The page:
writing rengeek magpie mind

December 2014

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writing rengeek magpie mind

One marvelously clever thing that was suggested at the "Why is SF so White?" panel, as a means of encouraging more non-white writers into the industry, was a mentoring program. (Liz Scheier, from the audience, also mentioned that she doesn't see nearly enough submissions with non-white protagonists or main characters, and would love to see more.)

The idea being that would-be writers of color could be paired with volunteer authors who would help mentor them.

I am not the person to administrate this. I know this about myself. But I thought it was a good enough idea to be worth sailing out into the zeitgeist.

Comments

Re: I can only speak for myself and pretend to speak for others like myself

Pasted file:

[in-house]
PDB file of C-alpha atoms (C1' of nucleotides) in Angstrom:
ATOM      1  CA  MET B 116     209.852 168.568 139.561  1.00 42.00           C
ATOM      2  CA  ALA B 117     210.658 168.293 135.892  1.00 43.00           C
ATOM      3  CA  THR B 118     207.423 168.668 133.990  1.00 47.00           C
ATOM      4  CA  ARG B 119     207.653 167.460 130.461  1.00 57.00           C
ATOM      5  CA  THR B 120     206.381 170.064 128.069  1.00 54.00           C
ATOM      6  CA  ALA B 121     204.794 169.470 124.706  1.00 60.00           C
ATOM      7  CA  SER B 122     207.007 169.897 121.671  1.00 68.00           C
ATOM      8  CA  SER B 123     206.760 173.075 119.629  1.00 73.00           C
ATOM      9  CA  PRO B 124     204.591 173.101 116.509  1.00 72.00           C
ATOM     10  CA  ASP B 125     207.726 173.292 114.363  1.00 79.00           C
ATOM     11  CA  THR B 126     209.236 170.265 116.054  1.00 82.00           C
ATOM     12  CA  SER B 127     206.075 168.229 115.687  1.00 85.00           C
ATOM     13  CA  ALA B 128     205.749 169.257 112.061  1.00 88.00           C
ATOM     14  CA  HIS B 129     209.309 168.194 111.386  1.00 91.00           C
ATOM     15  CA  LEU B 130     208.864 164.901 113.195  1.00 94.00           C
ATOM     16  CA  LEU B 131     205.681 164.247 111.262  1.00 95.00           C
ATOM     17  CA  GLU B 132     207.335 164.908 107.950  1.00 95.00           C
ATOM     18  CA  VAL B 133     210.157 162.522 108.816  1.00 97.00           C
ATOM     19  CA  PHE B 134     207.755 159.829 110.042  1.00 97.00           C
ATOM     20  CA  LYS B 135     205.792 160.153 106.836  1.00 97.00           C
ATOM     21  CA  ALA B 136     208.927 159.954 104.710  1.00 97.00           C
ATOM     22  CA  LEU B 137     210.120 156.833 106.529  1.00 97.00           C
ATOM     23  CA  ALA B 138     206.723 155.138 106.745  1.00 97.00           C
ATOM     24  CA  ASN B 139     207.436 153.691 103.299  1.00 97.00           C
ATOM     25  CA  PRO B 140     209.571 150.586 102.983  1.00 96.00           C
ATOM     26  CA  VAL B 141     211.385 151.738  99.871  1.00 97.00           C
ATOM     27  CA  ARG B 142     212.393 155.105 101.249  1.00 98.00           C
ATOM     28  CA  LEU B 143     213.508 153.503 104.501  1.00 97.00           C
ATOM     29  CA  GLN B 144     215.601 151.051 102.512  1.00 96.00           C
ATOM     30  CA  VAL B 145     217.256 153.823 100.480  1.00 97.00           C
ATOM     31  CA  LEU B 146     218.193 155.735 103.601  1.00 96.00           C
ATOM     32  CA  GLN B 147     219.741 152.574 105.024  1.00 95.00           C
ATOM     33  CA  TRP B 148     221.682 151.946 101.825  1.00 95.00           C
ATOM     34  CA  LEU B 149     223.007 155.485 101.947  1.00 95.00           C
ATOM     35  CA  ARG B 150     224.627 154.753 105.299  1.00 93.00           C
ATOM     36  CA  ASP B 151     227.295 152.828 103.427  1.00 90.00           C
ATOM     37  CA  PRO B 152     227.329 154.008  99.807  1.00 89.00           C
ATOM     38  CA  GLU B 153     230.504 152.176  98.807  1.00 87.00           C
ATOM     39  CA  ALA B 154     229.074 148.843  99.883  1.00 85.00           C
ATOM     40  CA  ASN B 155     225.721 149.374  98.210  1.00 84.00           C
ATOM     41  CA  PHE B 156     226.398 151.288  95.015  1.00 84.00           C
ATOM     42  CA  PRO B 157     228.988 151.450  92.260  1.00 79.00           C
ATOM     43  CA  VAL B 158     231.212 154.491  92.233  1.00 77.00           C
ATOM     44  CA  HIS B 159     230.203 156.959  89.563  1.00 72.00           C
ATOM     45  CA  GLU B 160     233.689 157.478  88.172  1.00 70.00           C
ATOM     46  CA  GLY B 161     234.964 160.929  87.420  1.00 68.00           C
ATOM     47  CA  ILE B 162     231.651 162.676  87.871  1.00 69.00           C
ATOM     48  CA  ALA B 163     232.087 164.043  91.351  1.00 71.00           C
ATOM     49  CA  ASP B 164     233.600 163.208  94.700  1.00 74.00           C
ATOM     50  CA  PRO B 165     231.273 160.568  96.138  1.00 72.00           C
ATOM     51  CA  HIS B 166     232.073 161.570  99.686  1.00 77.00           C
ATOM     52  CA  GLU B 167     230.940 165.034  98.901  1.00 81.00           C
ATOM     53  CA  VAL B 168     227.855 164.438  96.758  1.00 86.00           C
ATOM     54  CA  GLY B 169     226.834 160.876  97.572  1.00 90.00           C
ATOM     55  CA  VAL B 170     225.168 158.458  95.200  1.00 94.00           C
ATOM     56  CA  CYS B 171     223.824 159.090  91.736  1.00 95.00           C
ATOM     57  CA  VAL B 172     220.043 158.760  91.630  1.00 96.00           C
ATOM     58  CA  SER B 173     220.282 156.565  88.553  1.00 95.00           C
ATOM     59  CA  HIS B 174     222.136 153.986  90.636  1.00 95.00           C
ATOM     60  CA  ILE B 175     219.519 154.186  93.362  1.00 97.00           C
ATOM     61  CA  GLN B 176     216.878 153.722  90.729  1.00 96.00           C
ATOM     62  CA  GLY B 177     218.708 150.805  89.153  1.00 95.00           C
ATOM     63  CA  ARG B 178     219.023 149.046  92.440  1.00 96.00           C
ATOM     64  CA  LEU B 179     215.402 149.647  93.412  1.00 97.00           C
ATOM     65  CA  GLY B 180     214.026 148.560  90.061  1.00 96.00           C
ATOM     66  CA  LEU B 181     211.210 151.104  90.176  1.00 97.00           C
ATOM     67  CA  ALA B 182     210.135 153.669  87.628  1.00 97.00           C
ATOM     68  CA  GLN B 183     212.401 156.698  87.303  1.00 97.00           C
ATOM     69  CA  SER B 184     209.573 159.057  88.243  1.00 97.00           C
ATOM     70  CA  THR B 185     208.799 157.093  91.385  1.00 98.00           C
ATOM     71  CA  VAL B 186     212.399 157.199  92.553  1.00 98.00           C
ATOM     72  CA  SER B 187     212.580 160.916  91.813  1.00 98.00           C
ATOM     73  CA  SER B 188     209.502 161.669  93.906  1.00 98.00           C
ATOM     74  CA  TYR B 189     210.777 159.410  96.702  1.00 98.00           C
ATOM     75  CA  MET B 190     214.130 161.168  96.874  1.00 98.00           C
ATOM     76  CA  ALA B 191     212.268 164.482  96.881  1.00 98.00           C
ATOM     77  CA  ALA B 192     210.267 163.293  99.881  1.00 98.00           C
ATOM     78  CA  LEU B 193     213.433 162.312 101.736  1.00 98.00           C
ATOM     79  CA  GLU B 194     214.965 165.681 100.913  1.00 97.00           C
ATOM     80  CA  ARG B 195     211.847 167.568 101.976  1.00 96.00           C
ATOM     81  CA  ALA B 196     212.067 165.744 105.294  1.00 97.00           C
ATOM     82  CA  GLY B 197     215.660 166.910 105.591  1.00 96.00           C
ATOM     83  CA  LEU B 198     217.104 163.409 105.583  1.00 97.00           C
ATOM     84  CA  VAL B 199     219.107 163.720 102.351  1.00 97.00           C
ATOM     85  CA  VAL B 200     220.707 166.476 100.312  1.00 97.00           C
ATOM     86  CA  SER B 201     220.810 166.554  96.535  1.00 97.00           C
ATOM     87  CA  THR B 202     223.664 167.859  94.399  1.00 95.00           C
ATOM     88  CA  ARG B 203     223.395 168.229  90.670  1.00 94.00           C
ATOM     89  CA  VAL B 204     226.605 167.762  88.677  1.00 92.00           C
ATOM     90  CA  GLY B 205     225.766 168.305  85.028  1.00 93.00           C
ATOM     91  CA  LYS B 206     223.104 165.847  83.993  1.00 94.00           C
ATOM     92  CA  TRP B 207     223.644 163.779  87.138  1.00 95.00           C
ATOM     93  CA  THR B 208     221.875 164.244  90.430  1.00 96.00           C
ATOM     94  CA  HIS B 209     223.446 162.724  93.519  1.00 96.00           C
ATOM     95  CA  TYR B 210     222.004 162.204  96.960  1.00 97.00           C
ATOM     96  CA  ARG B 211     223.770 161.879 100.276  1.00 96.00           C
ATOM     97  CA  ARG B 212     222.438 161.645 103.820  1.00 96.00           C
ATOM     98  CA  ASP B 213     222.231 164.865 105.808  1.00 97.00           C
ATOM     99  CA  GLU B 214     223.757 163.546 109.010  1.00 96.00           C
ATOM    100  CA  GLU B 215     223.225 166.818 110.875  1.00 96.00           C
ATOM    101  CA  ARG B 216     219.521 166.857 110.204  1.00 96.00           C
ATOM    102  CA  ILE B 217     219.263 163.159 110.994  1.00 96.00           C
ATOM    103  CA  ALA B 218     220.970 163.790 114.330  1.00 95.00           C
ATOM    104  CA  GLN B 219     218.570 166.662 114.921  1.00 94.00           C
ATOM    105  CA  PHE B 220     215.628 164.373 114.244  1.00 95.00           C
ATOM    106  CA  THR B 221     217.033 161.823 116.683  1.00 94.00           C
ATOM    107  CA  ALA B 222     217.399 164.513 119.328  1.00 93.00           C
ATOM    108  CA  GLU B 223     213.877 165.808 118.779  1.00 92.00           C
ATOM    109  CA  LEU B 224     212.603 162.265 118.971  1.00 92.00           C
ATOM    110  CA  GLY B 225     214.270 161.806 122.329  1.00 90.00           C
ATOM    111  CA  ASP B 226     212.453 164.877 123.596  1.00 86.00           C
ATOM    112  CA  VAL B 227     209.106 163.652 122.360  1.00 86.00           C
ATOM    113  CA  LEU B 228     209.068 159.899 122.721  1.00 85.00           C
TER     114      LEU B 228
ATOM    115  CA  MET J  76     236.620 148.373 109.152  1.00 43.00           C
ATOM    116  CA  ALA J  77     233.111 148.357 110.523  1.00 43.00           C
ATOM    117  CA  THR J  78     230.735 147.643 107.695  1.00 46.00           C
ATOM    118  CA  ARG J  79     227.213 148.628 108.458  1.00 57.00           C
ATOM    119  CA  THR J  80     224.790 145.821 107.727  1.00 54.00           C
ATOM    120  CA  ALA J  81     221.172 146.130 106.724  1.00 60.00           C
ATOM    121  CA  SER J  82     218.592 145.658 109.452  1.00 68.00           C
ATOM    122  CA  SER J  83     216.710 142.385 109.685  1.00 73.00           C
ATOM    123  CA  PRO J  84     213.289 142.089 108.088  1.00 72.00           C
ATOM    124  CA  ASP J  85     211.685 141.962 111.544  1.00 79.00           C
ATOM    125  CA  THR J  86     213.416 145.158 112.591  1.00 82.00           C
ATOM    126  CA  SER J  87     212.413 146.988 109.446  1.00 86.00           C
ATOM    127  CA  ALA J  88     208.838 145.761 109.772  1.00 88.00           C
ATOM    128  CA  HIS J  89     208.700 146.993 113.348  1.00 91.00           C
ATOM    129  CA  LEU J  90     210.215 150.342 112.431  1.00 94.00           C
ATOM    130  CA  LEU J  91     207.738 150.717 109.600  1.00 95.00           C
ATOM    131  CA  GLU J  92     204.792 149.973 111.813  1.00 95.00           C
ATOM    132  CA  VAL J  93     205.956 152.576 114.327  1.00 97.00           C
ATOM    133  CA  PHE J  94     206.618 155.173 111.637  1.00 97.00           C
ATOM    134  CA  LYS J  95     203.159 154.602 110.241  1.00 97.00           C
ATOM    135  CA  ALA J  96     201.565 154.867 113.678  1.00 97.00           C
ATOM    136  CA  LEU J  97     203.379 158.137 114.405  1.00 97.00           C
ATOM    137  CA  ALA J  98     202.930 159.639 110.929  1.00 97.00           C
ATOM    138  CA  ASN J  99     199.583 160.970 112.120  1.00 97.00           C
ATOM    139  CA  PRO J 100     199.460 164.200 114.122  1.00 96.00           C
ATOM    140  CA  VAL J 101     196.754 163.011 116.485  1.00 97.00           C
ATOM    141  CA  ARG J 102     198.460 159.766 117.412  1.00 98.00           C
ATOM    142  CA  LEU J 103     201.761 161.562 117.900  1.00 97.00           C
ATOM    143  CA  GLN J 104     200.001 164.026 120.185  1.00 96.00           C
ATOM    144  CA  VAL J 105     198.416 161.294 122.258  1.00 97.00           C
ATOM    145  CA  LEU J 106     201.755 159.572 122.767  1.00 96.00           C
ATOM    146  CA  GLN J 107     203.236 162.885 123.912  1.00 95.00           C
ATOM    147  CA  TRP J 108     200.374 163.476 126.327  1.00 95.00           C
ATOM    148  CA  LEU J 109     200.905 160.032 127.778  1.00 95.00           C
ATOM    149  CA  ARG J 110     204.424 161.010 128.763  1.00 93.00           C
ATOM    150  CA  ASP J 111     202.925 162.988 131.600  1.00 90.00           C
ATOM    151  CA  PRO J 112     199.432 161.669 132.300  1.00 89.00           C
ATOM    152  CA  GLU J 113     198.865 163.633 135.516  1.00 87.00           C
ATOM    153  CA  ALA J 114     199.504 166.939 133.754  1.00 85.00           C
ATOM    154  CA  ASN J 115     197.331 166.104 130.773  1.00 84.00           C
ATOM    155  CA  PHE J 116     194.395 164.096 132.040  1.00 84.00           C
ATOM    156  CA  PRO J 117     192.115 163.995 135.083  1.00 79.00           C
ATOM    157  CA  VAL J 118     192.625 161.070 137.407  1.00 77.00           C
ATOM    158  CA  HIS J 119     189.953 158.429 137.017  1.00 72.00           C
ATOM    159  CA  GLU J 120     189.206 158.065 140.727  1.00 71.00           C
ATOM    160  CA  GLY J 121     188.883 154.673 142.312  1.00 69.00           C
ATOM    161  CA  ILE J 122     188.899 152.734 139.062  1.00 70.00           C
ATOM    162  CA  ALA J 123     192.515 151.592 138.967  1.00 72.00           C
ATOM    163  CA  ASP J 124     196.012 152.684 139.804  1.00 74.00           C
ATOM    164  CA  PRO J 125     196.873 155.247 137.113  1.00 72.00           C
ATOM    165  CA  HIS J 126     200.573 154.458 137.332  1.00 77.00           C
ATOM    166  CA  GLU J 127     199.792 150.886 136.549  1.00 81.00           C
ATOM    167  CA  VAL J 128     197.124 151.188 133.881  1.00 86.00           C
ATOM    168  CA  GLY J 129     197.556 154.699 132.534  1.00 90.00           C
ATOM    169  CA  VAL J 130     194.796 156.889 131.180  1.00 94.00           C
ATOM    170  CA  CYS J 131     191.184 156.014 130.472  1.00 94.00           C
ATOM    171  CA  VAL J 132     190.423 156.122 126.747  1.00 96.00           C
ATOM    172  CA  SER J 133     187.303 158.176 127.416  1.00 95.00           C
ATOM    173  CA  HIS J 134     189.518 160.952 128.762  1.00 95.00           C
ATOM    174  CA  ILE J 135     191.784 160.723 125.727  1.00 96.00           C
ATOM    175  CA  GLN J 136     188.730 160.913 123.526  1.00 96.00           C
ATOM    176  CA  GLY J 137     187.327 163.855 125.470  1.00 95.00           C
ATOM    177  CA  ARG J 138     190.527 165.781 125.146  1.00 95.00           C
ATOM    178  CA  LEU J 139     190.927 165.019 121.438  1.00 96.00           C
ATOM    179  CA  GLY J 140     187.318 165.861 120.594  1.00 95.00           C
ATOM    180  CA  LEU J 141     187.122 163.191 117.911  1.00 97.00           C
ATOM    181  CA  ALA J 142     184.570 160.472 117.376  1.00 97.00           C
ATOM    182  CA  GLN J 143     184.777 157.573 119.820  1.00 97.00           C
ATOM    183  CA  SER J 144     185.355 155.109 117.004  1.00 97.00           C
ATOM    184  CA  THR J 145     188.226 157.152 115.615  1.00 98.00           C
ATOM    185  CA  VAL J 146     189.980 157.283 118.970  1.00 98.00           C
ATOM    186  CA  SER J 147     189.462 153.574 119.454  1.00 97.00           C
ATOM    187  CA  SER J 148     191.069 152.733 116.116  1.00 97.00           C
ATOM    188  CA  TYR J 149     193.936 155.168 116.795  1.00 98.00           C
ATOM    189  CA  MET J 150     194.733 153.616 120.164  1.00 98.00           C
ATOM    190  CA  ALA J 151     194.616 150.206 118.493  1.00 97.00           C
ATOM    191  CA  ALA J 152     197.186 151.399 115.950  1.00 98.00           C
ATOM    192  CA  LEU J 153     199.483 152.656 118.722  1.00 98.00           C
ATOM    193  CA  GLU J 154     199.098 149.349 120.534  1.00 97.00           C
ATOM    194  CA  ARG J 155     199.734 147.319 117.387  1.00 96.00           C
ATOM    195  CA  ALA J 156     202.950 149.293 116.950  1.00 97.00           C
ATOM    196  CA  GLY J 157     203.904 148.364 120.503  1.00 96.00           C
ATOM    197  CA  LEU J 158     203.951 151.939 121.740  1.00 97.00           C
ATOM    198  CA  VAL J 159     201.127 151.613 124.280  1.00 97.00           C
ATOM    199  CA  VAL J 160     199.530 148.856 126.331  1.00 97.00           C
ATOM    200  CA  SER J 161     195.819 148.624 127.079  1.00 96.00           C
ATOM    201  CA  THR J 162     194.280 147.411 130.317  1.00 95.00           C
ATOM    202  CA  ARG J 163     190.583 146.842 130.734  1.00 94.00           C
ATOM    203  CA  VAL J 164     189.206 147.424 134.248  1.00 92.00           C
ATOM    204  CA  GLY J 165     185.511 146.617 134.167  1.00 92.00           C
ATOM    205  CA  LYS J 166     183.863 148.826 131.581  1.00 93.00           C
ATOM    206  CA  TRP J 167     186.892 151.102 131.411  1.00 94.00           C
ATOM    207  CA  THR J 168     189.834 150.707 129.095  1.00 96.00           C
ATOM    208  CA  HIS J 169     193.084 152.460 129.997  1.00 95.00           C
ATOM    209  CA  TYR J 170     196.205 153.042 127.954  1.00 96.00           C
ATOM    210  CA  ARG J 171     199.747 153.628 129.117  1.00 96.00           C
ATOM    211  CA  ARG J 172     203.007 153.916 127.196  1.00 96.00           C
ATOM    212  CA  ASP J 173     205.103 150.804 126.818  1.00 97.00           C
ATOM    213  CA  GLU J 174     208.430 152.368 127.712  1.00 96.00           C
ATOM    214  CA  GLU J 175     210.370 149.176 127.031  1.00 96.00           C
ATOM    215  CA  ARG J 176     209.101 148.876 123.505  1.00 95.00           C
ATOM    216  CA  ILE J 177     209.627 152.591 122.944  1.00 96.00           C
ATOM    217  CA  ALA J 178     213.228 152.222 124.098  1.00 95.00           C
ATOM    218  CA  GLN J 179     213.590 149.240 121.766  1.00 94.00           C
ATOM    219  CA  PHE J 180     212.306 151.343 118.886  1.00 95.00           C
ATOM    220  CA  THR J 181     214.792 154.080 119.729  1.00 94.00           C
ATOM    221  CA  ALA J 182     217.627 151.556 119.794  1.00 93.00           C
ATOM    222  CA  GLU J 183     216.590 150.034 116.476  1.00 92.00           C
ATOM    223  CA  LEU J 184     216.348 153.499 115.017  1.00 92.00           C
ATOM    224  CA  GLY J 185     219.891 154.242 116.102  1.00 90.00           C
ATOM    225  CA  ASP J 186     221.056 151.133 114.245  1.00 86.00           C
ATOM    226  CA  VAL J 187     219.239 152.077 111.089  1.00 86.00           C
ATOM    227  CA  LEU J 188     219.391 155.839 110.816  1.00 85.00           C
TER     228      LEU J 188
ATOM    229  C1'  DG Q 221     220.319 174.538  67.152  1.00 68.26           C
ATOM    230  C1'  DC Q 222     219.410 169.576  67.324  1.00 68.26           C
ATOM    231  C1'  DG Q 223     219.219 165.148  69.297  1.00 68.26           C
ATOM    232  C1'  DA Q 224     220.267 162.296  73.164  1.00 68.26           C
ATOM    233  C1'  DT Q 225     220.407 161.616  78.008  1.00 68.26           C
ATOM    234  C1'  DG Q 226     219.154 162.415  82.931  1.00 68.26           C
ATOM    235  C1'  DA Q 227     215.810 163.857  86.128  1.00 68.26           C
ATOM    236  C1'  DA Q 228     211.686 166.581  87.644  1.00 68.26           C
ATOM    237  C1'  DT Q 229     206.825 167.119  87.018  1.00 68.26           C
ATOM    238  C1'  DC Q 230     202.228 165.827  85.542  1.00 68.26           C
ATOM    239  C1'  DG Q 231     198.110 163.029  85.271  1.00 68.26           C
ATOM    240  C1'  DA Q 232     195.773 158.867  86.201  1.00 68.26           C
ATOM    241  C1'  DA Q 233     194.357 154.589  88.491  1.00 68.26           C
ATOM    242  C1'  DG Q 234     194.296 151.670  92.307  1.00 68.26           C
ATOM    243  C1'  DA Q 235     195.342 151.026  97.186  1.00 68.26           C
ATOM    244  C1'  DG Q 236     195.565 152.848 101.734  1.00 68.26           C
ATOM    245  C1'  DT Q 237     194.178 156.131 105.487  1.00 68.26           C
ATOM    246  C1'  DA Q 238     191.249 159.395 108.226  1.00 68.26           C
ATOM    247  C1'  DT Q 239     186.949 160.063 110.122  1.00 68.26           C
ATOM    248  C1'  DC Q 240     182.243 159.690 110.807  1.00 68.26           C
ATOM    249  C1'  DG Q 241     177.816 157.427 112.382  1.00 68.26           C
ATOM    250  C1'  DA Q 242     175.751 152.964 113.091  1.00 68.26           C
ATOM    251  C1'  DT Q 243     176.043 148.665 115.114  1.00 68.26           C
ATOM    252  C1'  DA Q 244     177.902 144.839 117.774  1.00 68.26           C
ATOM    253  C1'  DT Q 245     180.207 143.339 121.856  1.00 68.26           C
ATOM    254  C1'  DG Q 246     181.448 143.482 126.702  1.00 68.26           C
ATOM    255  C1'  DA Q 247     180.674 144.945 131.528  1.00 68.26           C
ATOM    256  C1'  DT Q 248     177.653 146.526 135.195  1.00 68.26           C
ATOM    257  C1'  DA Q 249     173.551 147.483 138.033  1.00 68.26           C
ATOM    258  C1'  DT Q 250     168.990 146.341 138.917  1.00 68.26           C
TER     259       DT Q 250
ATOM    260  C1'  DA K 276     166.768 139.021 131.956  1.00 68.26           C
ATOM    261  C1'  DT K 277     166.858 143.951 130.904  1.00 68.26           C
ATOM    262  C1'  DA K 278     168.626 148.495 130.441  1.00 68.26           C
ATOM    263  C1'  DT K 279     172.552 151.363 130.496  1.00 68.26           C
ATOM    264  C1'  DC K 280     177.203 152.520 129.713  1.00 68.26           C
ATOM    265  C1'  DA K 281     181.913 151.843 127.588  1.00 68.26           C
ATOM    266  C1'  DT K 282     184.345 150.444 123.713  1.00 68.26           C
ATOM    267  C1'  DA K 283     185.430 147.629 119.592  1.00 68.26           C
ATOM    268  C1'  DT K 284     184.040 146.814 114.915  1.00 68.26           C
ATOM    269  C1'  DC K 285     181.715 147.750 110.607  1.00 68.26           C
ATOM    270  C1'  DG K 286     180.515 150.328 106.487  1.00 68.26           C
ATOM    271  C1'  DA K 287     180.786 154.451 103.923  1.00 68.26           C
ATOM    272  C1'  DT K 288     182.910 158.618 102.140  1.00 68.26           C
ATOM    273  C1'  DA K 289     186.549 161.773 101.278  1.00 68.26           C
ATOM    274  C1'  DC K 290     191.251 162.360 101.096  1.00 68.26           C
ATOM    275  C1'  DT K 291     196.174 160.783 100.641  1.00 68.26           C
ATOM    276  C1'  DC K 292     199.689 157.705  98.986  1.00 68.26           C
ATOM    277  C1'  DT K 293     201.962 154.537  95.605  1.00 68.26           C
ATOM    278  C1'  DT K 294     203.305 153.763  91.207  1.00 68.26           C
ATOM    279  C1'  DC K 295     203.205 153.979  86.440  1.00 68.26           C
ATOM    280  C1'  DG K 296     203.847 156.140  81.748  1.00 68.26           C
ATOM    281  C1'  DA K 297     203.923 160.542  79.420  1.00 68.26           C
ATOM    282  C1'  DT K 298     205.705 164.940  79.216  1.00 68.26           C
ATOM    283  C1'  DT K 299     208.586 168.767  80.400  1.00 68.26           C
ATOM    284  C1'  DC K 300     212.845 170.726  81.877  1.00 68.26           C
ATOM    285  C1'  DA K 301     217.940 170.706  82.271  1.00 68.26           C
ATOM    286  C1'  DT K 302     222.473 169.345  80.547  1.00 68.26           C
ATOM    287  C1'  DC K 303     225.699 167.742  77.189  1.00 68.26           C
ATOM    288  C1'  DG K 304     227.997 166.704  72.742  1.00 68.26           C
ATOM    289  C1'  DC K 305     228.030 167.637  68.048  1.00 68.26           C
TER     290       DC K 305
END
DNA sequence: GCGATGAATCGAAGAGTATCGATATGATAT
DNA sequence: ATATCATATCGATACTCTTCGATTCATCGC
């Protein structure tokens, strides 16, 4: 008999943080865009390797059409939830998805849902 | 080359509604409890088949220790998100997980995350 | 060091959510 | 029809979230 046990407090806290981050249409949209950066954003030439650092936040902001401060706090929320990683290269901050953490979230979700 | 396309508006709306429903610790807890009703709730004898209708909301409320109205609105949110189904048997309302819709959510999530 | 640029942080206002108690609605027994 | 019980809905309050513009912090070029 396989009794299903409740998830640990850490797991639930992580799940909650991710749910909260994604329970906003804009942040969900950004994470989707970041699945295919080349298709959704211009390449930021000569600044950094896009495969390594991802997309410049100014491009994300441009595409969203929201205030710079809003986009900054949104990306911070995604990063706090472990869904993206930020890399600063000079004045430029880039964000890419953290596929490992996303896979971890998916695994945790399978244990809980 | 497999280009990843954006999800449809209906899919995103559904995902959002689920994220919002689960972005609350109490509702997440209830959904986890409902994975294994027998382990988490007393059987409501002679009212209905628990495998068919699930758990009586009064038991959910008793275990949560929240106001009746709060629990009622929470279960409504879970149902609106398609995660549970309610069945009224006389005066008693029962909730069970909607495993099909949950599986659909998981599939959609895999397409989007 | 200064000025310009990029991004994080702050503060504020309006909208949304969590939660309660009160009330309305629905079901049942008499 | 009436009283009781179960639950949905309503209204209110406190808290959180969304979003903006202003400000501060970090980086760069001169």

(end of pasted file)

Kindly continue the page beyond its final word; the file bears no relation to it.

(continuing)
I think Asians in America perhaps do not yet feel the luxury of thinking about the arts for a living, nor face the closed doors that lead to a desperation to escape via the arts. Trapped by the "model minority" myth.

I thought, when I was younger, and there wasn't yet a flood of Asian American women's experience novels (sparked by Amy Tan), that I might write some sort of pseudo-biography. Writing about F&SF seemed frivolous to me in the face of being misunderstood *now* - but I think if I'd known about Chip Delaney when I was younger, I would have seen it differently. Or maybe not - it seemed somehow when I saw Octavia Butler and Chip Delaney and other black American writers of F&SF that it was a black/white thing, and once again something where being Asian left one out.